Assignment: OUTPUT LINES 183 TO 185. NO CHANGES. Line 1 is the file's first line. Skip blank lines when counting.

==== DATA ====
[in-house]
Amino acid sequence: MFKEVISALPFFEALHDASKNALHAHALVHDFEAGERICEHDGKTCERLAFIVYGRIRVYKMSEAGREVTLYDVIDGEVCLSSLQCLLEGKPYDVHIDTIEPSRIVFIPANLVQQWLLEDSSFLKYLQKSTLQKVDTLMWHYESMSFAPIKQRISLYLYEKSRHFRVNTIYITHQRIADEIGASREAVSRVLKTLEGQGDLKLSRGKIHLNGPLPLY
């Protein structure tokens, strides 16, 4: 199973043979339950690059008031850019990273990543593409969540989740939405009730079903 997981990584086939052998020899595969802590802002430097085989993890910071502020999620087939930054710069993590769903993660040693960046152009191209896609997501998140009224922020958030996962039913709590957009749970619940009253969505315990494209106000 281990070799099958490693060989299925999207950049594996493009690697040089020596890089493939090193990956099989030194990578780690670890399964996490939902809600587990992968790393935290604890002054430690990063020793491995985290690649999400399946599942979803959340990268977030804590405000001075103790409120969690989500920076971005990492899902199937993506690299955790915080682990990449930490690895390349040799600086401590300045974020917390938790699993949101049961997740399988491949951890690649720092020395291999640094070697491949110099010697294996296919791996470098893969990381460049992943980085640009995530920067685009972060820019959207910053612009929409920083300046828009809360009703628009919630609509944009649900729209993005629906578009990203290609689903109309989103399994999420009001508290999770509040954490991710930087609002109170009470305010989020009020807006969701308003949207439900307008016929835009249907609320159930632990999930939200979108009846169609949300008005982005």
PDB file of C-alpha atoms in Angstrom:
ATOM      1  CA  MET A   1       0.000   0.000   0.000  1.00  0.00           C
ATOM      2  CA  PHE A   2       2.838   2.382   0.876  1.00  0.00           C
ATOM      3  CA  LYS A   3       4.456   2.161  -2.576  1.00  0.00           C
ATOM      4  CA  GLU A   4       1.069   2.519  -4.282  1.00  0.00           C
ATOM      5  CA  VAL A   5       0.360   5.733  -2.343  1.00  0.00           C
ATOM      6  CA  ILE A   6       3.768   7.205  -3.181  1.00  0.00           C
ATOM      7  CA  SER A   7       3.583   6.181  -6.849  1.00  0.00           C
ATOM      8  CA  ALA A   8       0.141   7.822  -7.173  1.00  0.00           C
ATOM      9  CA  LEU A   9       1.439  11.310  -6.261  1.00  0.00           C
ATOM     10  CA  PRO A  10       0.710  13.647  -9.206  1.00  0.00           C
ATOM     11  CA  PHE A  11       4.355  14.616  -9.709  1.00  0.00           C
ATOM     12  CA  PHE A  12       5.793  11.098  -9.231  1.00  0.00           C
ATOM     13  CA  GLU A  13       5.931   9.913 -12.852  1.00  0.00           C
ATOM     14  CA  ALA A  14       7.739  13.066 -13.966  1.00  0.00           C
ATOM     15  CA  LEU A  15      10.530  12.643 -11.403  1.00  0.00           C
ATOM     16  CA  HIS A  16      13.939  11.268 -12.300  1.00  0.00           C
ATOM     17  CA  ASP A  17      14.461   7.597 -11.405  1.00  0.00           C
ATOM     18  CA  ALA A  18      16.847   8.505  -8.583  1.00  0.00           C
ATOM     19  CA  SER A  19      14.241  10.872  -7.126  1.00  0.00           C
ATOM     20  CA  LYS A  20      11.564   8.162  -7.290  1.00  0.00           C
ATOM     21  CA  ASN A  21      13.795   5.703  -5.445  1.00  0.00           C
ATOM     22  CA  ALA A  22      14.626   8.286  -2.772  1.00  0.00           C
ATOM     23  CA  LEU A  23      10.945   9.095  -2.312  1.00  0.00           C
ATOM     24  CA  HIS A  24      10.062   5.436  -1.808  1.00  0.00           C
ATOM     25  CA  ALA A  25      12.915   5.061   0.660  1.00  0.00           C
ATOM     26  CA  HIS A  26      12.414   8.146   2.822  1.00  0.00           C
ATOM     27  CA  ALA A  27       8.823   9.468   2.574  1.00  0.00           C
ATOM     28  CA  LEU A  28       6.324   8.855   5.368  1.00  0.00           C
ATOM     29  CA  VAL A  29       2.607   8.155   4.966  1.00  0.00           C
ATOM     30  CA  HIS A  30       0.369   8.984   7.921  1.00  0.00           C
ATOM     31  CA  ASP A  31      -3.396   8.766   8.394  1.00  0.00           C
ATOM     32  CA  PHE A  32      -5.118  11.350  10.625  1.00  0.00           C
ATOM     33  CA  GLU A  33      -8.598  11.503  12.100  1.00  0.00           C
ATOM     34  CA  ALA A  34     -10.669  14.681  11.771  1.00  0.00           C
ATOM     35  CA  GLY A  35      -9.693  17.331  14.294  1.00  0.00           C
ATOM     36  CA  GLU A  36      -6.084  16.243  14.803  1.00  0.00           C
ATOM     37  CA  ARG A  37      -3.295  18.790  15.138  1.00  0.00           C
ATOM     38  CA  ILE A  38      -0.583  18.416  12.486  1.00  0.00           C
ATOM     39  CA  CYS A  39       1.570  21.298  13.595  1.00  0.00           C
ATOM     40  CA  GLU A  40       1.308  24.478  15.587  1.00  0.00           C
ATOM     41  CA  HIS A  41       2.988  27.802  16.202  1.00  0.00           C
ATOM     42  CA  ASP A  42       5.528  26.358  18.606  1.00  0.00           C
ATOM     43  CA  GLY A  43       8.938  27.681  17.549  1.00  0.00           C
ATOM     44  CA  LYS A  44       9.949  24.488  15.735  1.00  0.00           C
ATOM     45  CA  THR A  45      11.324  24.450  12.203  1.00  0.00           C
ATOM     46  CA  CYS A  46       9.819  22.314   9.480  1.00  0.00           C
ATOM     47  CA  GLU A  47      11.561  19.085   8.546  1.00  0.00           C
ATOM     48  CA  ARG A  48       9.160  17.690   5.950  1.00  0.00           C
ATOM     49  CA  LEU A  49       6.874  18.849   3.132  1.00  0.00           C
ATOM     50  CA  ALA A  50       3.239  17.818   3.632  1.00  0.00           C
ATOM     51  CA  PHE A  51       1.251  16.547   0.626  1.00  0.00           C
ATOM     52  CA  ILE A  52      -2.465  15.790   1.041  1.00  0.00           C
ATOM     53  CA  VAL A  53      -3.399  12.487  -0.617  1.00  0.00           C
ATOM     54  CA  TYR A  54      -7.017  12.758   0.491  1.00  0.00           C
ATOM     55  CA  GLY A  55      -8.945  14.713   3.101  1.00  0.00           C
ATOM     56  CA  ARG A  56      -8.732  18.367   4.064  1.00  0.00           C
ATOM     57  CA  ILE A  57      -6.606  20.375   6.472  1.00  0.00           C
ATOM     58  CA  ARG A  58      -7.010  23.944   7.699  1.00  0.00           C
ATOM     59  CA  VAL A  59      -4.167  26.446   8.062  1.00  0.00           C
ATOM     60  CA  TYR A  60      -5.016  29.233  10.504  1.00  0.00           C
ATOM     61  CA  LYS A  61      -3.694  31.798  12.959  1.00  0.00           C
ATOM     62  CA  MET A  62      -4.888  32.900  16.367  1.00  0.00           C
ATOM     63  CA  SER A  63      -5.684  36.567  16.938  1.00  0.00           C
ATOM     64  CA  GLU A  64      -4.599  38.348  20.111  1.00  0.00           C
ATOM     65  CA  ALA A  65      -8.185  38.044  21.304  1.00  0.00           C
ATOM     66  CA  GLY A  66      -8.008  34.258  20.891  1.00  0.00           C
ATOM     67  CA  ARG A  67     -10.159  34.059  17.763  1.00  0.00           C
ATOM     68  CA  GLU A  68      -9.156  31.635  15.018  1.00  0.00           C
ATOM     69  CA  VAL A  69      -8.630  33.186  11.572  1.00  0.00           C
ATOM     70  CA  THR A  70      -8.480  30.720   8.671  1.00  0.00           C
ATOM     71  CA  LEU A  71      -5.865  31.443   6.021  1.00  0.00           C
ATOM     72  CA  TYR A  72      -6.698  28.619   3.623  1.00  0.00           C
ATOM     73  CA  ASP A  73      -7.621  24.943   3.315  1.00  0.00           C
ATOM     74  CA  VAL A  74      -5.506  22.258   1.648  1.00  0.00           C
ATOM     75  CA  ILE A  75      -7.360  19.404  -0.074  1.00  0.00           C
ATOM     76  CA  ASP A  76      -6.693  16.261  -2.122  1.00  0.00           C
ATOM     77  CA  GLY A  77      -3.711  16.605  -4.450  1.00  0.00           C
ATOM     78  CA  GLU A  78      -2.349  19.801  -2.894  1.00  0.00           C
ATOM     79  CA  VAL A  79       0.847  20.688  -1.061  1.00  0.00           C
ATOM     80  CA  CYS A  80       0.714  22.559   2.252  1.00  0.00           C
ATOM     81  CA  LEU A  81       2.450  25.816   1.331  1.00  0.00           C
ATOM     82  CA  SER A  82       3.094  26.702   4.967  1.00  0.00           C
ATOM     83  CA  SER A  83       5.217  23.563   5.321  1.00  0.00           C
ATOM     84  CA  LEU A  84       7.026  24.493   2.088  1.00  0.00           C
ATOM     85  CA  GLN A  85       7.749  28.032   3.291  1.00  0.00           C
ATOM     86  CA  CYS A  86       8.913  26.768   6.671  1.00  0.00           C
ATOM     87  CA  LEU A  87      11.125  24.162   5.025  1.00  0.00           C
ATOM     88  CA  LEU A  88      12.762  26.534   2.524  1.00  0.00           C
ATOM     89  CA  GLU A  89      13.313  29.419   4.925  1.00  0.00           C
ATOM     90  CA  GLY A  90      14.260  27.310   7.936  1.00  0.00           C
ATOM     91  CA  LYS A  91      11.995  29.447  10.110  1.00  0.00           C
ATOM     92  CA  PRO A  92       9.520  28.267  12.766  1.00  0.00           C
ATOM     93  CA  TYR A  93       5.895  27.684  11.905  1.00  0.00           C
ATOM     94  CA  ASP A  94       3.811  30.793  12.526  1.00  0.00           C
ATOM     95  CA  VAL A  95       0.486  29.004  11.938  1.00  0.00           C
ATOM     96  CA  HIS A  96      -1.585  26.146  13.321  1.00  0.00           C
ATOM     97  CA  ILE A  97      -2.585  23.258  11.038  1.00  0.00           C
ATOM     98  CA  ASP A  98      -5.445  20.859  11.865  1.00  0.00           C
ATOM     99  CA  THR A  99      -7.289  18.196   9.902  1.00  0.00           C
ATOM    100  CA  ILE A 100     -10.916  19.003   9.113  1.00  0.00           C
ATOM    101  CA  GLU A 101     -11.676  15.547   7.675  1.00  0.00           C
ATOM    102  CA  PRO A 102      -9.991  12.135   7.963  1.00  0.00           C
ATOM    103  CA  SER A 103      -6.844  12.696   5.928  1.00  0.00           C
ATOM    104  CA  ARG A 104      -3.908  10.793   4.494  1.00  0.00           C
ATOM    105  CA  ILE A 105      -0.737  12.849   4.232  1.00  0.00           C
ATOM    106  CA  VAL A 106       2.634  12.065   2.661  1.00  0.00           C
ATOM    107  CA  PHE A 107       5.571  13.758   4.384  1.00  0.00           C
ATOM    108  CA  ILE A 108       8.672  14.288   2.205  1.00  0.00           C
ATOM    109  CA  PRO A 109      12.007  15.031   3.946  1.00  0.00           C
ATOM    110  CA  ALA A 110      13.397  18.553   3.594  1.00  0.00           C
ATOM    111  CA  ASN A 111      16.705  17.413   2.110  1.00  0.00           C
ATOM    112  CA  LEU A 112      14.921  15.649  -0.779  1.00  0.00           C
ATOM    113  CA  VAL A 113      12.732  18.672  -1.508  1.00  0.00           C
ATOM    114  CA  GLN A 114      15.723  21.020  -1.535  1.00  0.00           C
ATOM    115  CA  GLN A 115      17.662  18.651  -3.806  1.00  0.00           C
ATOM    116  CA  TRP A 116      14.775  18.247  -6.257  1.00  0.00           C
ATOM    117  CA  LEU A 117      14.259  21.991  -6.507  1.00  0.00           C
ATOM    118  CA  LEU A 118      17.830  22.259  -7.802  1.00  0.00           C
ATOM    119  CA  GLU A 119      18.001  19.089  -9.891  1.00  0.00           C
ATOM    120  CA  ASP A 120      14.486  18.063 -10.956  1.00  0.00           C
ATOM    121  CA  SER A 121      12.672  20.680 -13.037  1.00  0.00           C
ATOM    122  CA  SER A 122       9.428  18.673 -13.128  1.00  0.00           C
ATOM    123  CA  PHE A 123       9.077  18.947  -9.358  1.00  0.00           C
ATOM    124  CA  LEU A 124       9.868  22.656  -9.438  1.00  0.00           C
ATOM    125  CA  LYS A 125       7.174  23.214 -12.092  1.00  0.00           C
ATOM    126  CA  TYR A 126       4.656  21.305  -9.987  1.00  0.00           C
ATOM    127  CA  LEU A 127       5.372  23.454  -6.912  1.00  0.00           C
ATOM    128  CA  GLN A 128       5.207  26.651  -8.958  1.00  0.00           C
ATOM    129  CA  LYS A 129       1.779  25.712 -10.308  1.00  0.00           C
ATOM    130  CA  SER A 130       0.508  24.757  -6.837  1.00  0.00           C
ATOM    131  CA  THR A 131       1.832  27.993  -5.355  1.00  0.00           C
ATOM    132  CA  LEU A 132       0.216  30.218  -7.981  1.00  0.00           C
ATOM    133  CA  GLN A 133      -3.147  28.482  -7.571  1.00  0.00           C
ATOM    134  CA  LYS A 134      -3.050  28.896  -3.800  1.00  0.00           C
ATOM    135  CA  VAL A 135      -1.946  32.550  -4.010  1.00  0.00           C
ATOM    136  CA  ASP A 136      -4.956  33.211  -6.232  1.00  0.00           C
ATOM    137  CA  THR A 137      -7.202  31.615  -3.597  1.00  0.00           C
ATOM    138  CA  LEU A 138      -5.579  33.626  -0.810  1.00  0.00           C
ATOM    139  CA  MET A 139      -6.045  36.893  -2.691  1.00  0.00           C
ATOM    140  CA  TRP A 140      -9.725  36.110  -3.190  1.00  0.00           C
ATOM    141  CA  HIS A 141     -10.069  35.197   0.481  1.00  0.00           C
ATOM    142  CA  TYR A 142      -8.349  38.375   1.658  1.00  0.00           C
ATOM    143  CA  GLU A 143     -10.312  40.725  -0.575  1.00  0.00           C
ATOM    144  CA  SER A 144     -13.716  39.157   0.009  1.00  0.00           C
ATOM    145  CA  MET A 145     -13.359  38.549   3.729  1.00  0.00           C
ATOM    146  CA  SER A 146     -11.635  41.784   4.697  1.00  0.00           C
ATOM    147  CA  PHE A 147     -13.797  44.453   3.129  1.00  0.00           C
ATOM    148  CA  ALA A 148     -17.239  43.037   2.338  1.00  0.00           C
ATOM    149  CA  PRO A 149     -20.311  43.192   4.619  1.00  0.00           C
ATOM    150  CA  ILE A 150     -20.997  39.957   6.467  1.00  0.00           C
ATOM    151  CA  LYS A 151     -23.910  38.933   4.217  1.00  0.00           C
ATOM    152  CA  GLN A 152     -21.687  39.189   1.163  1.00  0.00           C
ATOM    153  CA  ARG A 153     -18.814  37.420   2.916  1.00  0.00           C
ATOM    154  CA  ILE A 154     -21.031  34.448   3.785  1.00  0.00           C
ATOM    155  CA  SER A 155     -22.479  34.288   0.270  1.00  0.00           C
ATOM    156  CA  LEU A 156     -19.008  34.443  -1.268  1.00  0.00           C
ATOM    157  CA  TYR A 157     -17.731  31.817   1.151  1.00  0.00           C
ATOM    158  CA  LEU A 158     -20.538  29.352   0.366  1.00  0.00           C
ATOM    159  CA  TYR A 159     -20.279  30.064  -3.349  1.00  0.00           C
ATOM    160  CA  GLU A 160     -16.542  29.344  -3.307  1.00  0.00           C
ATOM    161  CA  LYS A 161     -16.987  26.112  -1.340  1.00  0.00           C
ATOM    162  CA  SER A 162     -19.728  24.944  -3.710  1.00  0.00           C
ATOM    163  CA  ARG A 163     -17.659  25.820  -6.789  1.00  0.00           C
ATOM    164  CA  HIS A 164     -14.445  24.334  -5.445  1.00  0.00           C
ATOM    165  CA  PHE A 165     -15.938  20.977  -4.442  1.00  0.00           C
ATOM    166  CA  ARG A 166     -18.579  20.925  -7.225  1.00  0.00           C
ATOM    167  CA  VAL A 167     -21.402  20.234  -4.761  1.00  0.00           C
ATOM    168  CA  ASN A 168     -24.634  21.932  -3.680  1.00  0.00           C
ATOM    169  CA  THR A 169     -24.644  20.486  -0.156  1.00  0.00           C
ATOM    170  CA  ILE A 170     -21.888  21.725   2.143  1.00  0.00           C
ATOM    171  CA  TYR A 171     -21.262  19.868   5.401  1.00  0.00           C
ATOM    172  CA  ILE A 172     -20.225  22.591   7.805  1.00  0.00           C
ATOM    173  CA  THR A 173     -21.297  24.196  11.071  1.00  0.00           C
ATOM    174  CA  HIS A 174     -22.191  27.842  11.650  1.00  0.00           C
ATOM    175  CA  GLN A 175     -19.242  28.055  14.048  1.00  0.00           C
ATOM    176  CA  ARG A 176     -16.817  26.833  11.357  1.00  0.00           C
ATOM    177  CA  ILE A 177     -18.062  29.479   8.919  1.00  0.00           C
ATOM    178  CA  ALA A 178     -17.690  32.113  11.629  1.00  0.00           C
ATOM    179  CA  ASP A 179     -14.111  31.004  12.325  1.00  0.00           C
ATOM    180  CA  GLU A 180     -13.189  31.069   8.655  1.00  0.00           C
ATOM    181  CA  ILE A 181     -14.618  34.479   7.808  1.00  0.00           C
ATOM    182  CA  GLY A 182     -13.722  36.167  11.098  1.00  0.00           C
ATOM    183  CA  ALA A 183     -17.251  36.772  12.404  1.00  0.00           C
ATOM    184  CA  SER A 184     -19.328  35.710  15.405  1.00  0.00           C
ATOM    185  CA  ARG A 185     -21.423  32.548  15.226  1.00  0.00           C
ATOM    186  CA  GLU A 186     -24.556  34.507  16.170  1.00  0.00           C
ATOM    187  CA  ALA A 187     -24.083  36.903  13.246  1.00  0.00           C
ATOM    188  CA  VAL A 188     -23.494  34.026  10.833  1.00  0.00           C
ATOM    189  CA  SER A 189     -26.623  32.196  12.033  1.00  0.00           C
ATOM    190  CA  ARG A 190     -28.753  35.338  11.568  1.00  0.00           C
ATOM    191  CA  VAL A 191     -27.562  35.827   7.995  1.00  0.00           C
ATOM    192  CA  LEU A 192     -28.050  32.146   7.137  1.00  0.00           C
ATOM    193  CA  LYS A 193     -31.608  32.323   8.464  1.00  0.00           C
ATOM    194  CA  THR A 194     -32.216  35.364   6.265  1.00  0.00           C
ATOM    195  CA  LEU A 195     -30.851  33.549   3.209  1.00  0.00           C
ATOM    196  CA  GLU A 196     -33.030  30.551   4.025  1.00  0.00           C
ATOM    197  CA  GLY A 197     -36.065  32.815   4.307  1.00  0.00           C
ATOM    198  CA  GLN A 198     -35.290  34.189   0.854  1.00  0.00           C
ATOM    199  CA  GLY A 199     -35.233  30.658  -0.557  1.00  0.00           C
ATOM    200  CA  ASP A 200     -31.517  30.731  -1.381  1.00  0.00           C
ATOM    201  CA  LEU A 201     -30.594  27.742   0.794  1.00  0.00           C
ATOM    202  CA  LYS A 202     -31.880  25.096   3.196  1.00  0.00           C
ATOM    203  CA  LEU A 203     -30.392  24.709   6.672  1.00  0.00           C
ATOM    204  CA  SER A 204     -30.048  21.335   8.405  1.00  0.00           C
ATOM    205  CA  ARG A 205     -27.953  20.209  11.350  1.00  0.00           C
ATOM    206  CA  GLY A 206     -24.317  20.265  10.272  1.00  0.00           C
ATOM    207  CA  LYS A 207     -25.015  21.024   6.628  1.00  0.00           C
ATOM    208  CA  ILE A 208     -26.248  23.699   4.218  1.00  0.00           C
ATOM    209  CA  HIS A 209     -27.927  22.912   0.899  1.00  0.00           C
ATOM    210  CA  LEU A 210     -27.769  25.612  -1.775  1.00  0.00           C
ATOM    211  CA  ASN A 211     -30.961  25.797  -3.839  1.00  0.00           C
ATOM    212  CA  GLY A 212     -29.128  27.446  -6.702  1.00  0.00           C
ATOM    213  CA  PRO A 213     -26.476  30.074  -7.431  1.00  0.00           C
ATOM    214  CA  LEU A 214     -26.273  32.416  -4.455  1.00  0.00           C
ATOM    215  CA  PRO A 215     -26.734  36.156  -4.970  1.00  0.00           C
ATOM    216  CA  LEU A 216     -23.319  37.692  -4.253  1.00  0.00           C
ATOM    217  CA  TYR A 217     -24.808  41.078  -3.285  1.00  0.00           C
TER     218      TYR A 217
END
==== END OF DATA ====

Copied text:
ATOM    179  CA  ASP A 179     -14.111  31.004  12.325  1.00  0.00           C
ATOM    180  CA  GLU A 180     -13.189  31.069   8.655  1.00  0.00           C
ATOM    181  CA  ILE A 181     -14.618  34.479   7.808  1.00  0.00           C